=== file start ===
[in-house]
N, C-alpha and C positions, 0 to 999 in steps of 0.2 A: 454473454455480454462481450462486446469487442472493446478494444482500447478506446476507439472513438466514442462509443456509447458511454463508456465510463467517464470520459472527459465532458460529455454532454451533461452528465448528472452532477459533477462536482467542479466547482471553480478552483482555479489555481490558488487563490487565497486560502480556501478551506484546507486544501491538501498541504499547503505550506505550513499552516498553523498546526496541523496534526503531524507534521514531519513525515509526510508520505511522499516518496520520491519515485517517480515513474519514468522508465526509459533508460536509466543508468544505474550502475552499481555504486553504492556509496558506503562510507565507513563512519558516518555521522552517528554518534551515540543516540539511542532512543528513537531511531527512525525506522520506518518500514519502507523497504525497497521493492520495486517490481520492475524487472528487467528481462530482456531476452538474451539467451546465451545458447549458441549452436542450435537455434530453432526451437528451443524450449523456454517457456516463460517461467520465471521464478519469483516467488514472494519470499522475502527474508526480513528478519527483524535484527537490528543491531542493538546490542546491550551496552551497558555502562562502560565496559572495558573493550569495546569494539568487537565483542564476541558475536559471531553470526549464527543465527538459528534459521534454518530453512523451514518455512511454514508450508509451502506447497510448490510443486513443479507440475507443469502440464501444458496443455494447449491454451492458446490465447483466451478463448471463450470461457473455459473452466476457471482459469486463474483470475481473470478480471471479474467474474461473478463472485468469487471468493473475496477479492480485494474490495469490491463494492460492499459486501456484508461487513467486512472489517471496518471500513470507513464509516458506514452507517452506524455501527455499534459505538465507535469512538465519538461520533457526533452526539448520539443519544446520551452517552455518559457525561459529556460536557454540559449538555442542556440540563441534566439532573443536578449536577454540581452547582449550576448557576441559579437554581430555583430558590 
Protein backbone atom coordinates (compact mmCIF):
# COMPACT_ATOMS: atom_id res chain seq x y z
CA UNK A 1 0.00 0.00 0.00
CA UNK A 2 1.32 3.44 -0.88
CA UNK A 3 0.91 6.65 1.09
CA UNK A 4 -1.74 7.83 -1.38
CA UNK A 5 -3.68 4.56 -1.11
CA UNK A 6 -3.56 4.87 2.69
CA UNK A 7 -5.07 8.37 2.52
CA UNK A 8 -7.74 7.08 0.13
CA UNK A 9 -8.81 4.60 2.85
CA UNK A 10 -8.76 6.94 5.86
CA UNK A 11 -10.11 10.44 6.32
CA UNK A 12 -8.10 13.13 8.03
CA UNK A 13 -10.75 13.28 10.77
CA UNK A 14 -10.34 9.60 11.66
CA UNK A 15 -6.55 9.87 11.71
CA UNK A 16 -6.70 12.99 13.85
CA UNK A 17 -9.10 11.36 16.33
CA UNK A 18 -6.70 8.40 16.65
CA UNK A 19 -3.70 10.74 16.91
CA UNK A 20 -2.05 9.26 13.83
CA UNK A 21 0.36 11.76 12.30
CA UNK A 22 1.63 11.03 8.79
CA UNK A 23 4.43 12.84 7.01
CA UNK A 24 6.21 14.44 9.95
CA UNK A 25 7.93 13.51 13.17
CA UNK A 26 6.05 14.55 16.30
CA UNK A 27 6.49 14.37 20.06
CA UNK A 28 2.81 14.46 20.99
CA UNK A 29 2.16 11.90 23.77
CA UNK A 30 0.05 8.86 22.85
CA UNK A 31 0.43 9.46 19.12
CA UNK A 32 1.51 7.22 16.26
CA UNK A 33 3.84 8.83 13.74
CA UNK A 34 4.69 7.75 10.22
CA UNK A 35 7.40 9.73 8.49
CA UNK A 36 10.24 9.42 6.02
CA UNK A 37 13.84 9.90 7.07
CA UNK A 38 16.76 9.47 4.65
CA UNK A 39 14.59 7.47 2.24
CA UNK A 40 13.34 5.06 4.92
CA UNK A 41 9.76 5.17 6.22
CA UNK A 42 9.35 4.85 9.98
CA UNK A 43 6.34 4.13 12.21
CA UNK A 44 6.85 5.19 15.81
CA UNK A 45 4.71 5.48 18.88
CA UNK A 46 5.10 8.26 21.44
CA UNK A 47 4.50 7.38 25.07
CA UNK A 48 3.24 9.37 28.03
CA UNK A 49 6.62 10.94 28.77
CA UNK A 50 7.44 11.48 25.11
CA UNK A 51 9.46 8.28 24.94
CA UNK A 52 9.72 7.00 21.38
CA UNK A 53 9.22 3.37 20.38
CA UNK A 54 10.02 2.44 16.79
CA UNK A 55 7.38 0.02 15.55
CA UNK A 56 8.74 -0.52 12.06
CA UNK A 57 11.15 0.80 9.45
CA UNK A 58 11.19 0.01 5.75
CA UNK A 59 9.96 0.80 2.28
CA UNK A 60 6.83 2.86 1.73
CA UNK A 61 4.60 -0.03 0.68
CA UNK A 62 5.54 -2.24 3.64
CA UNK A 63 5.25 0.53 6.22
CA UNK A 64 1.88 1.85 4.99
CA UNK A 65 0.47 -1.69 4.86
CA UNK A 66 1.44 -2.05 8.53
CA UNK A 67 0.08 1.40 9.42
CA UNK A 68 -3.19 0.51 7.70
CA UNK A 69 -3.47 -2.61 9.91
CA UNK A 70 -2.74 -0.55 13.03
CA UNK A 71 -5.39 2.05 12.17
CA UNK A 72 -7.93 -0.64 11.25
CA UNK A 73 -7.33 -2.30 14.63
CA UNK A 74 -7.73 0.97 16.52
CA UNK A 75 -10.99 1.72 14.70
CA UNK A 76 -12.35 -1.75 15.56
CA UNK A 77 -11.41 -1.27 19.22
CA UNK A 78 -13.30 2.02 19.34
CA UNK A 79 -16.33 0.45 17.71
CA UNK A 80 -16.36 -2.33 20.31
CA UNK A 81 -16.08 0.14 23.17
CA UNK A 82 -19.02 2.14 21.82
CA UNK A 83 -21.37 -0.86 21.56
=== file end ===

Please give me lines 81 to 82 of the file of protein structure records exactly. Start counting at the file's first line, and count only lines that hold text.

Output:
CA UNK A 77 -11.41 -1.27 19.22
CA UNK A 78 -13.30 2.02 19.34